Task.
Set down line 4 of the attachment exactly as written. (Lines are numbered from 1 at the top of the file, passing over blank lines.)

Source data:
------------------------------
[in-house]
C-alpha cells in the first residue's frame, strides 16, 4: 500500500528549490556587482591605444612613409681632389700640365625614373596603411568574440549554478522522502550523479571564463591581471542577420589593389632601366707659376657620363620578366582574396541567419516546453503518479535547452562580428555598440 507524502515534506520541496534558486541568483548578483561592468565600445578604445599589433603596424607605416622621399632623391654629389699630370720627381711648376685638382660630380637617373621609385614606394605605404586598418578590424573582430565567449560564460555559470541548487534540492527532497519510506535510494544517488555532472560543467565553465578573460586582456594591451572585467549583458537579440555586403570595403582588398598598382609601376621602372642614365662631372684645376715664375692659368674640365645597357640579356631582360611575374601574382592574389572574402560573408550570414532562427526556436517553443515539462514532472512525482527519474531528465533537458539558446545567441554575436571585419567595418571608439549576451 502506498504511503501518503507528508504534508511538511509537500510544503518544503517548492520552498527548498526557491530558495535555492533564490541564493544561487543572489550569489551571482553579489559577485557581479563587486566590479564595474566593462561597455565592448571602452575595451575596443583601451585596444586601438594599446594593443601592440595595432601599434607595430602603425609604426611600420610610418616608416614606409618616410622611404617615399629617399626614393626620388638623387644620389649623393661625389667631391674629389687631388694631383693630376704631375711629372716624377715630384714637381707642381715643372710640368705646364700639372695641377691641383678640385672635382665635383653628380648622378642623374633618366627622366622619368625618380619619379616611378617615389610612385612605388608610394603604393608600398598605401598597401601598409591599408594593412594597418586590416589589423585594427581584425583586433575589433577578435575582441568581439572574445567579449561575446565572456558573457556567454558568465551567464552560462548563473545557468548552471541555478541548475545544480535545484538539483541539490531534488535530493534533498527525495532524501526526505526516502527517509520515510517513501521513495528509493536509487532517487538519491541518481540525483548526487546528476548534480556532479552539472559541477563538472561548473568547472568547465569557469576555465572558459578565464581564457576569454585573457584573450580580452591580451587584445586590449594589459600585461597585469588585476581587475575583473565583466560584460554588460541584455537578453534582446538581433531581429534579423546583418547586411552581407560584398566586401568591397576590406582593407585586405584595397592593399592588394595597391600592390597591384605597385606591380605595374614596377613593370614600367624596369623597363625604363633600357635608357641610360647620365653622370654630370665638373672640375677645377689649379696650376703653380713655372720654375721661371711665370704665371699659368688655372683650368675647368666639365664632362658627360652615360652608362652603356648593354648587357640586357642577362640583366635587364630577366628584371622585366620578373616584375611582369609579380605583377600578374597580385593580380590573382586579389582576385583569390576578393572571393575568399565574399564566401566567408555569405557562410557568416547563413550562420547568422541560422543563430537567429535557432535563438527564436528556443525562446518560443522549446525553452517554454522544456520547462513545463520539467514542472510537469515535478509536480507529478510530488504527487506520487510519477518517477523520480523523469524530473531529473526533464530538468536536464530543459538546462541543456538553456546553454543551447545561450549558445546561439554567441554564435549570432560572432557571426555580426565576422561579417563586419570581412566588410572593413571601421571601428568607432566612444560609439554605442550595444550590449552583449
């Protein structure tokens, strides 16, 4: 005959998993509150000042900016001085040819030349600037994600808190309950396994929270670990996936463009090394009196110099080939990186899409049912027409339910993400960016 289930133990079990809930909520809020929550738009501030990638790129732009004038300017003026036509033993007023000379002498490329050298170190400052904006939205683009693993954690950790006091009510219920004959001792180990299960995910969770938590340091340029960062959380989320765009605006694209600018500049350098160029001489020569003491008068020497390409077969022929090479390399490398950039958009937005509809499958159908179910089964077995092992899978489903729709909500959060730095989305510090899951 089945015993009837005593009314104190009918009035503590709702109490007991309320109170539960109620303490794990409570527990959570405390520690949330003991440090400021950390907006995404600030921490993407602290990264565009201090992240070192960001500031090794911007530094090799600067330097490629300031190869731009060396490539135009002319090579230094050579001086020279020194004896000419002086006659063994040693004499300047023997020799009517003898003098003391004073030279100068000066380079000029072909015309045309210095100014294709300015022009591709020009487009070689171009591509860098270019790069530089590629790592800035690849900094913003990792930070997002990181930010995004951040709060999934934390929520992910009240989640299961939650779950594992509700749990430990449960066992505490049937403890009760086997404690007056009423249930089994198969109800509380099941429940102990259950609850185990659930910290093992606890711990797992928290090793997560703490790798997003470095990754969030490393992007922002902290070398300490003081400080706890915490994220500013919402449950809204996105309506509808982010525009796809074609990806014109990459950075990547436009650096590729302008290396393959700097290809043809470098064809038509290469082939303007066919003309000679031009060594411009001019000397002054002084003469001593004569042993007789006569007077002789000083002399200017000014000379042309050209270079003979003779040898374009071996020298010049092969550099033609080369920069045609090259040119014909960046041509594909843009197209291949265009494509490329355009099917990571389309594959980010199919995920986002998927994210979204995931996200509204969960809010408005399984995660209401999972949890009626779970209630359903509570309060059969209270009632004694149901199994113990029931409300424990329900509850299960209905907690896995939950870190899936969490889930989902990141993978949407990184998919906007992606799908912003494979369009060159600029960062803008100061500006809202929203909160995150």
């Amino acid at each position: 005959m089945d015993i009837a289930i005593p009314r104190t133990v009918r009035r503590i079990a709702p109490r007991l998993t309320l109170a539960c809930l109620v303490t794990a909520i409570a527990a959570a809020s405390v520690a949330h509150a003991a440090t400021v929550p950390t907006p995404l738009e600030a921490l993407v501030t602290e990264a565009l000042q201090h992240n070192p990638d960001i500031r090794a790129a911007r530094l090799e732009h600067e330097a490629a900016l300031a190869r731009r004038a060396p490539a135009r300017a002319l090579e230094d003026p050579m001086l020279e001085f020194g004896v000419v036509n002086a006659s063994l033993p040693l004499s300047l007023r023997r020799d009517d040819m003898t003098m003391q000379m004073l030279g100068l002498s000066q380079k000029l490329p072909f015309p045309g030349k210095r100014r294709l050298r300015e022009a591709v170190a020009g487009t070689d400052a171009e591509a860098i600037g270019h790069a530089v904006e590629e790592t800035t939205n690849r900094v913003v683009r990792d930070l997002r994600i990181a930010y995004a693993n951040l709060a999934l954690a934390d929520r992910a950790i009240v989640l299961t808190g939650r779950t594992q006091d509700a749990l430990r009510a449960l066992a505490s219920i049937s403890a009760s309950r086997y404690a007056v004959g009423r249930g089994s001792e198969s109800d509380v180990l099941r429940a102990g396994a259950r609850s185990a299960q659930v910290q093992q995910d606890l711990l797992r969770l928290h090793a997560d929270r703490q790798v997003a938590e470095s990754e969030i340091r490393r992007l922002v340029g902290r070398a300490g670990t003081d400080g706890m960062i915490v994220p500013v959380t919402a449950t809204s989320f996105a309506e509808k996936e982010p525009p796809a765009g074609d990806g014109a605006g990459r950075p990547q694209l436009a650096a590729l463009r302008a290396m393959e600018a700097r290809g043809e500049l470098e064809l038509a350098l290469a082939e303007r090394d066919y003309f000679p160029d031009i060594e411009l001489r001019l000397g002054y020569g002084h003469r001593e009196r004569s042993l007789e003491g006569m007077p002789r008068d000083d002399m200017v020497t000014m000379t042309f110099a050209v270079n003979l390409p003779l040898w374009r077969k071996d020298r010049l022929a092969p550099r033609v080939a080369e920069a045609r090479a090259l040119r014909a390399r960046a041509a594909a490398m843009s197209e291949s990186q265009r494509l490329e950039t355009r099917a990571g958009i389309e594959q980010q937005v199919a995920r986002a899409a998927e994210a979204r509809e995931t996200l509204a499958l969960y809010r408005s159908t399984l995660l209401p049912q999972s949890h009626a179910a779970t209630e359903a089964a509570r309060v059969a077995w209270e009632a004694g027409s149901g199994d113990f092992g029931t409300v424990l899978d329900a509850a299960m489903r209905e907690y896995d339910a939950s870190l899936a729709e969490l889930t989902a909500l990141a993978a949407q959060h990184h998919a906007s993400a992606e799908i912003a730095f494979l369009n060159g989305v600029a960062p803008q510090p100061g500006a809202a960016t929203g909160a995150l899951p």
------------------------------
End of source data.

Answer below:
């Amino acid at each position: 005959m089945d015993i009837a289930i005593p009314r104190t133990v009918r009035r503590i079990a709702p109490r007991l998993t309320l109170a539960c809930l109620v303490t794990a909520i409570a527990a959570a809020s405390v520690a949330h509150a003991a440090t400021v929550p950390t907006p995404l738009e600030a921490l993407v501030t602290e990264a565009l000042q201090h992240n070192p990638d960001i500031r090794a790129a911007r530094l090799e732009h600067e330097a490629a900016l300031a190869r731009r004038a060396p490539a135009r300017a002319l090579e230094d003026p050579m001086l020279e001085f020194g004896v000419v036509n002086a006659s063994l033993p040693l004499s300047l007023r023997r020799d009517d040819m003898t003098m003391q000379m004073l030279g100068l002498s000066q380079k000029l490329p072909f015309p045309g030349k210095r100014r294709l050298r300015e022009a591709v170190a020009g487009t070689d400052a171009e591509a860098i600037g270019h790069a530089v904006e590629e790592t800035t939205n690849r900094v913003v683009r990792d930070l997002r994600i990181a930010y995004a693993n951040l709060a999934l954690a934390d929520r992910a950790i009240v989640l299961t808190g939650r779950t594992q006091d509700a749990l430990r009510a449960l066992a505490s219920i049937s403890a009760s309950r086997y404690a007056v004959g009423r249930g089994s001792e198969s109800d509380v180990l099941r429940a102990g396994a259950r609850s185990a299960q659930v910290q093992q995910d606890l711990l797992r969770l928290h090793a997560d929270r703490q790798v997003a938590e470095s990754e969030i340091r490393r992007l922002v340029g902290r070398a300490g670990t003081d400080g706890m960062i915490v994220p500013v959380t919402a449950t809204s989320f996105a309506e509808k996936e982010p525009p796809a765009g074609d990806g014109a605006g990459r950075p990547q694209l436009a650096a590729l463009r302008a290396m393959e600018a700097r290809g043809e500049l470098e064809l038509a350098l290469a082939e303007r090394d066919y003309f000679p160029d031009i060594e411009l001489r001019l000397g002054y020569g002084h003469r001593e009196r004569s042993l007789e003491g006569m007077p002789r008068d000083d002399m200017v020497t000014m000379t042309f110099a050209v270079n003979l390409p003779l040898w374009r077969k071996d020298r010049l022929a092969p550099r033609v080939a080369e920069a045609r090479a090259l040119r014909a390399r960046a041509a594909a490398m843009s197209e291949s990186q265009r494509l490329e950039t355009r099917a990571g958009i389309e594959q980010q937005v199919a995920r986002a899409a998927e994210a979204r509809e995931t996200l509204a499958l969960y809010r408005s159908t399984l995660l209401p049912q999972s949890h009626a179910a779970t209630e359903a089964a509570r309060v059969a077995w209270e009632a004694g027409s149901g199994d113990f092992g029931t409300v424990l899978d329900a509850a299960m489903r209905e907690y896995d339910a939950s870190l899936a729709e969490l889930t989902a909500l990141a993978a949407q959060h990184h998919a906007s993400a992606e799908i912003a730095f494979l369009n060159g989305v600029a960062p803008q510090p100061g500006a809202a960016t929203g909160a995150l899951p």